Marvel’s newest film “Black Panther” has already shattered a multitude of records across the world, bringing in approximately $242 million dollars in revenue during the debut alone. With Ryan Coogler’s amazing directing, Chadwick Bosemans’ charm and vigor as T’Challa (Black Panther), the brilliant detail in the African-inspired costumes, the beautiful and fictional Wakanda and so much more, the film certainly does not disappoint.
Growing up in a country where the vast majority of its inhabitants do not look like me has often been draining. I’d venture to say that one of the leading issues plaguing the black community is both the erasure of our culture and the ignorance of our roots by mainstream society. That’s why “Black Panther” is one of the most conscientious and revolutionary films that our generation has yet to see.
For persons of color, finding positive representation in a white-dominated society is a nearly impossible task. “Black Panther” puts a refreshing spin on the way that the media showcases black bodies. Instead of the trite and stereotypical rhetoric that all black people are either thugs, baby mommas, ghetto welfare queens, criminals, etc., we are given unequivocal images of resilient black men and women of all shades, ages and sizes. Not only does this movie show how strong black people are, it also showcases how multilayered the strength of the black woman is—an area that has also been lacking in the media.
The film, which premiered Friday, Feb. 16, couldn’t have come at a better time due to our country’s rapidly regressing racial and political climate. Seeing positive images of people of color is integral to the dismantling of the negative perceptions that consume the thoughts of those who may be uninformed or under-educated, thus making this movie a victory for not only the black community, but for society as a whole.
The movie has opened up room for significant amounts of controversy, as well as commentary. Some have complained that the movie is racist and insensitive, citing that it seemed the superhero, Black Panther, is directly tied to the Black Panther Party.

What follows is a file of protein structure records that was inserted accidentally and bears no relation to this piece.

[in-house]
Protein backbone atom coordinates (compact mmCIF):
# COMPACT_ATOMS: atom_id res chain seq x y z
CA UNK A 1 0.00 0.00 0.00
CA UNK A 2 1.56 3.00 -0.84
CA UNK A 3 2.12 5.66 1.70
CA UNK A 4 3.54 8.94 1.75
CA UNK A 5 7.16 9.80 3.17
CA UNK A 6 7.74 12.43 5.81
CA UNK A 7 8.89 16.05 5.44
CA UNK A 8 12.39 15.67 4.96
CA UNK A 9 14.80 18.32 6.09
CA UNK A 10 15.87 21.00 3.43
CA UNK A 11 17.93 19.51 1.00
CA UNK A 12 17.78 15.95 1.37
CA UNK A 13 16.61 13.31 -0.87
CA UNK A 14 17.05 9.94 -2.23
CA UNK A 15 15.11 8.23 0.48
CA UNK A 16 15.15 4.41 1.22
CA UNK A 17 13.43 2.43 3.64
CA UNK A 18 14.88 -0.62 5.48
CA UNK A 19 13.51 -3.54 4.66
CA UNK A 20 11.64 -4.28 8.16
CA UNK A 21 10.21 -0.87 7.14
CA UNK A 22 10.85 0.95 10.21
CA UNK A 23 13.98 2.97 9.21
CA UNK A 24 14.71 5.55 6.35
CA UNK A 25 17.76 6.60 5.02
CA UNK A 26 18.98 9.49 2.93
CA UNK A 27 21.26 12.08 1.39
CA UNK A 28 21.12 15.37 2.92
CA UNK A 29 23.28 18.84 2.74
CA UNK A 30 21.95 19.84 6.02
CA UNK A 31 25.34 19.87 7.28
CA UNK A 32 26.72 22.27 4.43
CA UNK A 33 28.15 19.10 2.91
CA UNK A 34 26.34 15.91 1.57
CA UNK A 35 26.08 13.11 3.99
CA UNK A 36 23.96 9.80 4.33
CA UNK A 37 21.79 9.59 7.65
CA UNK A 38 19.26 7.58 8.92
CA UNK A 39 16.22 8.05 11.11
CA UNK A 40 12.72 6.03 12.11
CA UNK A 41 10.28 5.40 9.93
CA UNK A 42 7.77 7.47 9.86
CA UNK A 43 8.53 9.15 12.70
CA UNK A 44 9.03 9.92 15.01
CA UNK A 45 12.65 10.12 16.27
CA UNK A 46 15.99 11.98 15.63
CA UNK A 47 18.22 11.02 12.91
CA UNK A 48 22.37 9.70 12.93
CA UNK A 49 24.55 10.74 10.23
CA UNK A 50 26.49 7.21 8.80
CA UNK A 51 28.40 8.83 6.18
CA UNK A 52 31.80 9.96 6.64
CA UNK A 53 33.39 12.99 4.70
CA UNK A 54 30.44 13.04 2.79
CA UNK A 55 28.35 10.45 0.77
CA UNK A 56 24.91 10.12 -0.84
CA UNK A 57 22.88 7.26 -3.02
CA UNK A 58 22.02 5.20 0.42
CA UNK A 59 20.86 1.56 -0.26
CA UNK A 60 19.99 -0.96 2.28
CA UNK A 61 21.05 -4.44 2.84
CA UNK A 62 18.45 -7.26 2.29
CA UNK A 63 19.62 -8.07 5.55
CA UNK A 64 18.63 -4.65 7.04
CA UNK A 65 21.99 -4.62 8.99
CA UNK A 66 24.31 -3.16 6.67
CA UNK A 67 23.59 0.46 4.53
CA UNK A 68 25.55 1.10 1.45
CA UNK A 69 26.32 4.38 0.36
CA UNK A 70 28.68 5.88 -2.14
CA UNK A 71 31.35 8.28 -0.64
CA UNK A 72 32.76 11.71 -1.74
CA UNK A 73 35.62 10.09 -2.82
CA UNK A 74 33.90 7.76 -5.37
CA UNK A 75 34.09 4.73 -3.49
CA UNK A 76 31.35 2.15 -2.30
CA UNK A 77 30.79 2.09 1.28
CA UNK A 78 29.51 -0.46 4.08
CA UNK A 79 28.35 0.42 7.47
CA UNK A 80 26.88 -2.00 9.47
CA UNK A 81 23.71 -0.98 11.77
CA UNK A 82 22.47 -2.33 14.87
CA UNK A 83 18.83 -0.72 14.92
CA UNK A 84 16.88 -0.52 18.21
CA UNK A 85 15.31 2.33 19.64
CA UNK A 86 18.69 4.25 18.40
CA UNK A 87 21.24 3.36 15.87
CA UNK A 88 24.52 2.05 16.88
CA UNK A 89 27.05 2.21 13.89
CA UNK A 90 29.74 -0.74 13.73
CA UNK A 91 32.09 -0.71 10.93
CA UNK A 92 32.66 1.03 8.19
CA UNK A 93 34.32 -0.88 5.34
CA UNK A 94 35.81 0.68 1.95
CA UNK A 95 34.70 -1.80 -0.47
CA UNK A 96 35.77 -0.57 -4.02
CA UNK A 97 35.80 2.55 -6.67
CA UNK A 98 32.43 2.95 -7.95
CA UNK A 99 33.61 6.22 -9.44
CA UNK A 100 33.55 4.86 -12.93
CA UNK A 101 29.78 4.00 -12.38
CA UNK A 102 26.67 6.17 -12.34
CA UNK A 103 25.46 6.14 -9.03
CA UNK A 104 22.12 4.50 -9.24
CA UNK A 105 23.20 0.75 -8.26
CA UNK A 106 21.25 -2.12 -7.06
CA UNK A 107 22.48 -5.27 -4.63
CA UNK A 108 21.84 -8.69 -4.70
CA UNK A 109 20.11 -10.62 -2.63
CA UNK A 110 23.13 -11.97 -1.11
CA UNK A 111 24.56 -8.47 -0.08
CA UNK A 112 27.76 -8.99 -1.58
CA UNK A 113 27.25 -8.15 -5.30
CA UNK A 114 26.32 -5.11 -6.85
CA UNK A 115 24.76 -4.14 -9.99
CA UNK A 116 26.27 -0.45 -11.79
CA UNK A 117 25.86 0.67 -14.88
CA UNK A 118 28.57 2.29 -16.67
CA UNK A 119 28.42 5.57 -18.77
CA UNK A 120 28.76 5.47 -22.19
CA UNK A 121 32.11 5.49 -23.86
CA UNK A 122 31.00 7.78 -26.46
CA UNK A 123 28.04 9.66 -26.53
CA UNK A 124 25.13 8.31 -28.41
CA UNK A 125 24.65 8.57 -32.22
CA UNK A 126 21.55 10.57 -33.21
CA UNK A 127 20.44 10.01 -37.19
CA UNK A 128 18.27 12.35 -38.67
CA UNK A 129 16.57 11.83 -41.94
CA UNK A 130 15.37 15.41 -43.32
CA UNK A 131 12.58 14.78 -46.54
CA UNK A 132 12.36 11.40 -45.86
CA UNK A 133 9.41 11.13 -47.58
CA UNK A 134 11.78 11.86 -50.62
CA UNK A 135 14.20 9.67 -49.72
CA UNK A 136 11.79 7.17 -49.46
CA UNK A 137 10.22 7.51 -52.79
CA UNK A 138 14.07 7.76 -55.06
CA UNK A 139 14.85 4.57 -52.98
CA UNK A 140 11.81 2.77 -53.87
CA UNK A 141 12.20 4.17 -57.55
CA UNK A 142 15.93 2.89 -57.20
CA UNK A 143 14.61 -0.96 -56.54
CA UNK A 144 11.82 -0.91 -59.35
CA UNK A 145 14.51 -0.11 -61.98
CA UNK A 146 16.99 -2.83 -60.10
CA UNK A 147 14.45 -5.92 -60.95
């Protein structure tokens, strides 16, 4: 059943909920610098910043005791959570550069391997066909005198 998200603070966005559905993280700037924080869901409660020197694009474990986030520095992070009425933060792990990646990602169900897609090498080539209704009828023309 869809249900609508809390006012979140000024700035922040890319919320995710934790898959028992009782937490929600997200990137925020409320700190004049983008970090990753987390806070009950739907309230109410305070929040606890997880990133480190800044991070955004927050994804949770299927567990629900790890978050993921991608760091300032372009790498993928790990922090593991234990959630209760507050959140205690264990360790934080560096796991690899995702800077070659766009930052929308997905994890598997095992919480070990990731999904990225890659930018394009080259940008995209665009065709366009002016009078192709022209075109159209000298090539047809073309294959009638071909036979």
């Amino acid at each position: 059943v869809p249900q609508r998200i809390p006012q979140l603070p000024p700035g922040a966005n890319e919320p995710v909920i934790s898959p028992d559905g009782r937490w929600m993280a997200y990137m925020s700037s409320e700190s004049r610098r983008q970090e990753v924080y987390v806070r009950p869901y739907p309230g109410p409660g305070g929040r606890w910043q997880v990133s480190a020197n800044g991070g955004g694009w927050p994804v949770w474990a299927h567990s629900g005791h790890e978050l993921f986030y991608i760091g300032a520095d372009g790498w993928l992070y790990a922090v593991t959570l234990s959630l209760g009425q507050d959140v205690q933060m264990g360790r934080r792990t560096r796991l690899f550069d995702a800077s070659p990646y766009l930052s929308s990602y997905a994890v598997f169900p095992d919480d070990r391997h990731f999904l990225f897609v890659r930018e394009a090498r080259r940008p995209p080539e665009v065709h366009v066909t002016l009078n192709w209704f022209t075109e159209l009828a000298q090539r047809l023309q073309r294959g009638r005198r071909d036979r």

The Black Panther Party, which was founded by Huey P. Newton and Bobby Seale in 1966, was created for the purpose of enhancing the welfare of the black community and providing assistance as needed. The reason that the Black Panther Party is often such a controversial topic is attributed to its “by any means necessary” agenda and its strained relationship with police officers. The group has often been reduced to a vehement gang, leading them to be a direct target for the FBI and counterintelligence program.
Ironically, the “Black Panther” comic came onto the scene the same year that the Black Panther Party was founded. However, the comic was not named after the Black Panther Party, and it’s evidenced in the film that the two have minimal ties, though I must admit that I loved seeing Michael B. Jordan’s character Killmonger really pushing T’Challa and the audience to understand the plight and the history of black people, which was a major goal of the party. His parting words still give me chills: “Bury me in the ocean with my ancestors that jumped from the ships because they knew that death was better than bondage.”
Although one movie certainly cannot single-handedly fix each and every racial issue in the world, the creation of “Black Panther” is a surefire step in the right direction. The movie contained so many underlying themes making it an unarguably groundbreaking film. I’m looking forward to more films like this is the future. Happy Black History Month and Wakanda forever!
Danaé Reid is a fourth-year student majoring in communication studies with a minor in African American Studies ✉ firstname.lastname@example.org.